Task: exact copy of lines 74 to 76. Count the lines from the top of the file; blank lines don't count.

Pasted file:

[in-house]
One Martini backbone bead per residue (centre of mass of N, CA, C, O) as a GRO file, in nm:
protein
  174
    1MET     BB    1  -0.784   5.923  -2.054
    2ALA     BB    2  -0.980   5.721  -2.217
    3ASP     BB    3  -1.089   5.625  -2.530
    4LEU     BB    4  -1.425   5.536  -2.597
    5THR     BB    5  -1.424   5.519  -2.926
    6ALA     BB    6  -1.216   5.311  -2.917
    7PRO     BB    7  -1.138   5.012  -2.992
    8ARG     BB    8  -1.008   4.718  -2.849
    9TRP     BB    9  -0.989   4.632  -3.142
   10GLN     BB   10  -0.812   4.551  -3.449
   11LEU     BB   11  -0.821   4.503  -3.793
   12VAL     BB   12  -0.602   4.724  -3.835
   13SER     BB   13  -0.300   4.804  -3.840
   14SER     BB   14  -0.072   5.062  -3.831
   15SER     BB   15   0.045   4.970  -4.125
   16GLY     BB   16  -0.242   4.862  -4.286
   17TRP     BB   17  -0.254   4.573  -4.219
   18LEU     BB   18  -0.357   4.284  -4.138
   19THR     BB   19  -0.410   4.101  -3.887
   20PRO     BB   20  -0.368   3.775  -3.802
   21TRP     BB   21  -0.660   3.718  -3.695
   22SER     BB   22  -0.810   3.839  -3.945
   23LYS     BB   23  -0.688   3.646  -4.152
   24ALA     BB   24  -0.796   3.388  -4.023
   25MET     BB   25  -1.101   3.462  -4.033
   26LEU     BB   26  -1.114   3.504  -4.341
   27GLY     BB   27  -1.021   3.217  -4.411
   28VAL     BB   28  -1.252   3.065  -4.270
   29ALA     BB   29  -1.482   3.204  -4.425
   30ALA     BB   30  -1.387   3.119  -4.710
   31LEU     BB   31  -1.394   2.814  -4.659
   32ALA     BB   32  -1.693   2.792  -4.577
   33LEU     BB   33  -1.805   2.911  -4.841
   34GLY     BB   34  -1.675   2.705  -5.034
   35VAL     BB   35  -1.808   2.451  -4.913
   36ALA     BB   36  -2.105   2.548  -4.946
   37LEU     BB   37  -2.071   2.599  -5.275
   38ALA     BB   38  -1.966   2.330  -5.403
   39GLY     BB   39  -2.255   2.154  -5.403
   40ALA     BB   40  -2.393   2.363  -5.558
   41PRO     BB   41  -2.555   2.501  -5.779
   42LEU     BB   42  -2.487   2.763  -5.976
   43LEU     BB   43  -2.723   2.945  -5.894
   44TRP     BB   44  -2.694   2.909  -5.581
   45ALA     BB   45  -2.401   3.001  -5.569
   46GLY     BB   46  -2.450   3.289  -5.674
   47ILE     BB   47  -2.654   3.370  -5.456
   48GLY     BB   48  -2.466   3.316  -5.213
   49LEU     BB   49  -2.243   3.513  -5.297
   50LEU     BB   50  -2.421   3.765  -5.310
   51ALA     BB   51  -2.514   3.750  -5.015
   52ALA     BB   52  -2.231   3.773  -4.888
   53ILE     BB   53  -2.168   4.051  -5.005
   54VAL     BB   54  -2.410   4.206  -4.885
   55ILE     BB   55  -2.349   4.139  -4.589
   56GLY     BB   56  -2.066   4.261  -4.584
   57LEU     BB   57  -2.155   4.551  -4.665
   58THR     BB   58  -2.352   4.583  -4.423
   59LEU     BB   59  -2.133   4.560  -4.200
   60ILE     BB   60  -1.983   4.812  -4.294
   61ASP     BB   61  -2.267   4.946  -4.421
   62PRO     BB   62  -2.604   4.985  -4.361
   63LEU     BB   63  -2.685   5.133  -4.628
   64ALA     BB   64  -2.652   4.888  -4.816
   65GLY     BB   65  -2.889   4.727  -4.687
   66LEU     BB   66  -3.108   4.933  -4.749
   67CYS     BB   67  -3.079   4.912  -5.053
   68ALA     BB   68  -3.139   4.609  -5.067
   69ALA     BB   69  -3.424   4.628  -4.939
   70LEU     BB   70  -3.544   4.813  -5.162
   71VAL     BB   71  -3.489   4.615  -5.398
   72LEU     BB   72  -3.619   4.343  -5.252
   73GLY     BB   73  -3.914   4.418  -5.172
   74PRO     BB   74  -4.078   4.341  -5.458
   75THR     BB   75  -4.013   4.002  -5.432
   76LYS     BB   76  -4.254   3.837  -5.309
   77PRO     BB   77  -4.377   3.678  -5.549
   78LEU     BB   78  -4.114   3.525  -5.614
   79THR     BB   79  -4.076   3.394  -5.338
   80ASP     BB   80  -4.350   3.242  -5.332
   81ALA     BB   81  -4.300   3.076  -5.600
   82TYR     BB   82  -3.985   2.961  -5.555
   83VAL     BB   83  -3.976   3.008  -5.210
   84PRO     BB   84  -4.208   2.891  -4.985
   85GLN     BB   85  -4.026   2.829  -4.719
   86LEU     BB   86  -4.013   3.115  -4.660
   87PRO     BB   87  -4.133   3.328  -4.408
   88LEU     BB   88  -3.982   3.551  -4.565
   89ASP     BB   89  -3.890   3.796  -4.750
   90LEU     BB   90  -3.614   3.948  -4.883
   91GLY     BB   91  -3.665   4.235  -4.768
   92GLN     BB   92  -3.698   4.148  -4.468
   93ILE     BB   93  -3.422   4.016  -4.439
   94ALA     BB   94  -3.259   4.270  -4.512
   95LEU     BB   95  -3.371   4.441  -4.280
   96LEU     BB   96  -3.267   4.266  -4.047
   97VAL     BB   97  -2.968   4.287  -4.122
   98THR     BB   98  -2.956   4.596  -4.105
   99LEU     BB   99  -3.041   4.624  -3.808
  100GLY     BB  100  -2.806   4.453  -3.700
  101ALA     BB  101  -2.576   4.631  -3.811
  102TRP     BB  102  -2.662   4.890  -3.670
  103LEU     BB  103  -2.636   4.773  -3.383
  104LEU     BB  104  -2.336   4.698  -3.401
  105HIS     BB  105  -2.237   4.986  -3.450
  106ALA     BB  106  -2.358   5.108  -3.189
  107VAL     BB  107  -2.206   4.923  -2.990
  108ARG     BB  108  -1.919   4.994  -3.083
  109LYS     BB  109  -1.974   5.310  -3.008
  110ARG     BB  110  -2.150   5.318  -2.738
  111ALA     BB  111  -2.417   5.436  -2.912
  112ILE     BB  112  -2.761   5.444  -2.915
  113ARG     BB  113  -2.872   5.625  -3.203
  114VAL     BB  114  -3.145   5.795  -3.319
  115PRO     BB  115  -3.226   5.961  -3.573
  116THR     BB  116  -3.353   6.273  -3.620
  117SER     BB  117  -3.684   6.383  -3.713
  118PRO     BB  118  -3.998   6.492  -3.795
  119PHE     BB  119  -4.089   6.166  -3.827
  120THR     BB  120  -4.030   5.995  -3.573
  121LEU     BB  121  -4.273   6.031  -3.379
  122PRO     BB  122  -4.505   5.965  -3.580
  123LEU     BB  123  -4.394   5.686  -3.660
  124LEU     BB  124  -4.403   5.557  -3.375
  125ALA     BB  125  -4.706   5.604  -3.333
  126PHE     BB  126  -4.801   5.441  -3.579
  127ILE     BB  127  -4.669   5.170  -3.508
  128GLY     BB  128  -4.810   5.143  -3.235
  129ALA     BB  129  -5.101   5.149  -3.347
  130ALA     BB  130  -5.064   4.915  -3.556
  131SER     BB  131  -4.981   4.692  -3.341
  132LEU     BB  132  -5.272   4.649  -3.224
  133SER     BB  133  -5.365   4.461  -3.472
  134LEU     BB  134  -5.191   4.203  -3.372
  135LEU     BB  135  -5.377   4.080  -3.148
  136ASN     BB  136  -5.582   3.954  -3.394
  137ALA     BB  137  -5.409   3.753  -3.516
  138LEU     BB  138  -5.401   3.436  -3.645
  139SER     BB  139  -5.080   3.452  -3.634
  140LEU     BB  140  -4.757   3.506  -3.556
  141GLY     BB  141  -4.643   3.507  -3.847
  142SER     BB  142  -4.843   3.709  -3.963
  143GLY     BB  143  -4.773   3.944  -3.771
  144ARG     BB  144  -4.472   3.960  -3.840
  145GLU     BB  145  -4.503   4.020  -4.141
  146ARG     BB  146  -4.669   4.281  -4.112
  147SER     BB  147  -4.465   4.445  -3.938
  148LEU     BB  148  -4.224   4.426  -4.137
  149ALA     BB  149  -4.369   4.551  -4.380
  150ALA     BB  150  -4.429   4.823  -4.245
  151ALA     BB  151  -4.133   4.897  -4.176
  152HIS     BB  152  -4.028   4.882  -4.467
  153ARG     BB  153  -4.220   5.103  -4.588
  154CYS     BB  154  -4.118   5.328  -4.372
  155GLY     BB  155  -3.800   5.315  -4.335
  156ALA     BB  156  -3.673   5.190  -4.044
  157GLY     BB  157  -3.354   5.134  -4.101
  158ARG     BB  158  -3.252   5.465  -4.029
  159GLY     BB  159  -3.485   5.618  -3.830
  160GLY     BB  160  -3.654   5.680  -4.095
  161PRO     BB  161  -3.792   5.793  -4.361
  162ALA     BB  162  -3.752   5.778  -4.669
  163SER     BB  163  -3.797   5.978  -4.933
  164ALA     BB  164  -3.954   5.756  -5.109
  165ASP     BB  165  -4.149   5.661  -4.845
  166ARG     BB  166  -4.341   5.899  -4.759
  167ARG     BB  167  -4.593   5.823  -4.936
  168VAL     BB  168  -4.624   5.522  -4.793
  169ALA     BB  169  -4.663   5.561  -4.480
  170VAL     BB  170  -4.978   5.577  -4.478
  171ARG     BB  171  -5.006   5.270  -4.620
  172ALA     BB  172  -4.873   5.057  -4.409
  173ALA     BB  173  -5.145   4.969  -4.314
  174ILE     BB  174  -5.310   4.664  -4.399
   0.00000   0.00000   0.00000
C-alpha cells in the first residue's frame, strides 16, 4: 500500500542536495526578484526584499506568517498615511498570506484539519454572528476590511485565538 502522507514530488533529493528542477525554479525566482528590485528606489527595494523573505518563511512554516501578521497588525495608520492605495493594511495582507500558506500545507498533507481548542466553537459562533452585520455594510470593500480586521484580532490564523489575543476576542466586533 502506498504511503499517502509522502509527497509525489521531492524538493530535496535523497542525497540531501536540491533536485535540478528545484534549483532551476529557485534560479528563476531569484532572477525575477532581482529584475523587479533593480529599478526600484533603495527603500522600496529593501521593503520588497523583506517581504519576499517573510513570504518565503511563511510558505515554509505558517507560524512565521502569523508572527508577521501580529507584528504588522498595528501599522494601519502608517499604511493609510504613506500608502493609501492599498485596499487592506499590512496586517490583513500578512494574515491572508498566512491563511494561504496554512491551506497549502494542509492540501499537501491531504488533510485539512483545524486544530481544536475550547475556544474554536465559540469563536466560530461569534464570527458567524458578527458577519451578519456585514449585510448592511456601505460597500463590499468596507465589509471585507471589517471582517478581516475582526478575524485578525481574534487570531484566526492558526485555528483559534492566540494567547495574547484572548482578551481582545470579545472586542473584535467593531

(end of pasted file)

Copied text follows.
   70LEU     BB   70  -3.544   4.813  -5.162
   71VAL     BB   71  -3.489   4.615  -5.398
   72LEU     BB   72  -3.619   4.343  -5.252